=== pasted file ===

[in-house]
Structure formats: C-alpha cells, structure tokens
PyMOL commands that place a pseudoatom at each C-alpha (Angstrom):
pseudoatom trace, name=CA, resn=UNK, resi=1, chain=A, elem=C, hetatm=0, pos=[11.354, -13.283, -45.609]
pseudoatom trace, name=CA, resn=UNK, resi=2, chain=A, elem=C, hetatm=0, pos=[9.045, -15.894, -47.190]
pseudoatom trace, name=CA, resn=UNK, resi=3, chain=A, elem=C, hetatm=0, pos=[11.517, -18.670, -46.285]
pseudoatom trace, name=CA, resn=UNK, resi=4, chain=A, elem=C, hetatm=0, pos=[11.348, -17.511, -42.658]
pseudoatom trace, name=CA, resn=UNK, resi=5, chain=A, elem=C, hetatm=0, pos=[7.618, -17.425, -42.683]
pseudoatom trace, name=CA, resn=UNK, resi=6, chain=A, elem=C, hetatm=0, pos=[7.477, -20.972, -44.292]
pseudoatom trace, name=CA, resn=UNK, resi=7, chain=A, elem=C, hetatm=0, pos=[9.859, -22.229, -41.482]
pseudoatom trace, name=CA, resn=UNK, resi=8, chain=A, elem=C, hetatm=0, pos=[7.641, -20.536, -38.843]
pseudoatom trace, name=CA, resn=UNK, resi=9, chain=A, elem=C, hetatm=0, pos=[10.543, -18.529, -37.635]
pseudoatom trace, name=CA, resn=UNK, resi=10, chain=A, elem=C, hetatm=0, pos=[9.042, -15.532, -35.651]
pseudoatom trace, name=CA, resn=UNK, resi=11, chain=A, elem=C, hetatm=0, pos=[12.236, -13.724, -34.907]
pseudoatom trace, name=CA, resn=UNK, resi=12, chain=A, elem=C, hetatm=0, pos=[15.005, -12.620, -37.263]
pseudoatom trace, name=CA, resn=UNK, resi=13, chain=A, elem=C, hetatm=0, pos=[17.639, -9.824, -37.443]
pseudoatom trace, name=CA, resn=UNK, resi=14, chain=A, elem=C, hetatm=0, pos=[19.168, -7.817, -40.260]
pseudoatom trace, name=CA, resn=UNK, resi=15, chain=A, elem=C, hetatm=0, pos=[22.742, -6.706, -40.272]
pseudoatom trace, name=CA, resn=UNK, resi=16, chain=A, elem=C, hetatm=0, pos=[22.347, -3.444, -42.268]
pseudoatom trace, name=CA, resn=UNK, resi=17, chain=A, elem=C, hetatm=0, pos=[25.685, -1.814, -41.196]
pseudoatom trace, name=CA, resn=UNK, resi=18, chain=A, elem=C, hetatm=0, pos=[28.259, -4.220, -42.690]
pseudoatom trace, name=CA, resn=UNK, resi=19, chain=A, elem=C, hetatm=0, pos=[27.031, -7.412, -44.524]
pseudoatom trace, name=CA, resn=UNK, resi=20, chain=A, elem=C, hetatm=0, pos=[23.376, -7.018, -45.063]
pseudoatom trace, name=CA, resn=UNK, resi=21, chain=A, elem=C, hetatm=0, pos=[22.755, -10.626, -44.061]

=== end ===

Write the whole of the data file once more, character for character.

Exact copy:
[in-house]
Structure formats: C-alpha cells, structure tokens
PyMOL commands that place a pseudoatom at each C-alpha (Angstrom):
pseudoatom trace, name=CA, resn=UNK, resi=1, chain=A, elem=C, hetatm=0, pos=[11.354, -13.283, -45.609]
pseudoatom trace, name=CA, resn=UNK, resi=2, chain=A, elem=C, hetatm=0, pos=[9.045, -15.894, -47.190]
pseudoatom trace, name=CA, resn=UNK, resi=3, chain=A, elem=C, hetatm=0, pos=[11.517, -18.670, -46.285]
pseudoatom trace, name=CA, resn=UNK, resi=4, chain=A, elem=C, hetatm=0, pos=[11.348, -17.511, -42.658]
pseudoatom trace, name=CA, resn=UNK, resi=5, chain=A, elem=C, hetatm=0, pos=[7.618, -17.425, -42.683]
pseudoatom trace, name=CA, resn=UNK, resi=6, chain=A, elem=C, hetatm=0, pos=[7.477, -20.972, -44.292]
pseudoatom trace, name=CA, resn=UNK, resi=7, chain=A, elem=C, hetatm=0, pos=[9.859, -22.229, -41.482]
pseudoatom trace, name=CA, resn=UNK, resi=8, chain=A, elem=C, hetatm=0, pos=[7.641, -20.536, -38.843]
pseudoatom trace, name=CA, resn=UNK, resi=9, chain=A, elem=C, hetatm=0, pos=[10.543, -18.529, -37.635]
pseudoatom trace, name=CA, resn=UNK, resi=10, chain=A, elem=C, hetatm=0, pos=[9.042, -15.532, -35.651]
pseudoatom trace, name=CA, resn=UNK, resi=11, chain=A, elem=C, hetatm=0, pos=[12.236, -13.724, -34.907]
pseudoatom trace, name=CA, resn=UNK, resi=12, chain=A, elem=C, hetatm=0, pos=[15.005, -12.620, -37.263]
pseudoatom trace, name=CA, resn=UNK, resi=13, chain=A, elem=C, hetatm=0, pos=[17.639, -9.824, -37.443]
pseudoatom trace, name=CA, resn=UNK, resi=14, chain=A, elem=C, hetatm=0, pos=[19.168, -7.817, -40.260]
pseudoatom trace, name=CA, resn=UNK, resi=15, chain=A, elem=C, hetatm=0, pos=[22.742, -6.706, -40.272]
pseudoatom trace, name=CA, resn=UNK, resi=16, chain=A, elem=C, hetatm=0, pos=[22.347, -3.444, -42.268]
pseudoatom trace, name=CA, resn=UNK, resi=17, chain=A, elem=C, hetatm=0, pos=[25.685, -1.814, -41.196]
pseudoatom trace, name=CA, resn=UNK, resi=18, chain=A, elem=C, hetatm=0, pos=[28.259, -4.220, -42.690]
pseudoatom trace, name=CA, resn=UNK, resi=19, chain=A, elem=C, hetatm=0, pos=[27.031, -7.412, -44.524]
pseudoatom trace, name=CA, resn=UNK, resi=20, chain=A, elem=C, hetatm=0, pos=[23.376, -7.018, -45.063]
pseudoatom trace, name=CA, resn=UNK, resi=21, chain=A, elem=C, hetatm=0, pos=[22.755, -10.626, -44.061]